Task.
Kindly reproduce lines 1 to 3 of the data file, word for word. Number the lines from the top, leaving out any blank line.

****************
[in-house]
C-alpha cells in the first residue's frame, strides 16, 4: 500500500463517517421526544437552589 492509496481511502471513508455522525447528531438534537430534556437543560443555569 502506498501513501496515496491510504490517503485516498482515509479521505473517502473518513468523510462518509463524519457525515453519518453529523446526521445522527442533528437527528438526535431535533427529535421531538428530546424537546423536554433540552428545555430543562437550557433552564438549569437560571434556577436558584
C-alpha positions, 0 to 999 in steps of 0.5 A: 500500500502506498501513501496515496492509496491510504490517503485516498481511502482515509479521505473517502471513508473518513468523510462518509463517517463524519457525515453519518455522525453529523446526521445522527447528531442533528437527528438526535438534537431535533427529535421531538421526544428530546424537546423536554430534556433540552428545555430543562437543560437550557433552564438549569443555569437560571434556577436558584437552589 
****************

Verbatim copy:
[in-house]
C-alpha cells in the first residue's frame, strides 16, 4: 500500500463517517421526544437552589 492509496481511502471513508455522525447528531438534537430534556437543560443555569 502506498501513501496515496491510504490517503485516498482515509479521505473517502473518513468523510462518509463524519457525515453519518453529523446526521445522527442533528437527528438526535431535533427529535421531538428530546424537546423536554433540552428545555430543562437550557433552564438549569437560571434556577436558584
C-alpha positions, 0 to 999 in steps of 0.5 A: 500500500502506498501513501496515496492509496491510504490517503485516498481511502482515509479521505473517502471513508473518513468523510462518509463517517463524519457525515453519518455522525453529523446526521445522527447528531442533528437527528438526535438534537431535533427529535421531538421526544428530546424537546423536554430534556433540552428545555430543562437543560437550557433552564438549569443555569437560571434556577436558584437552589 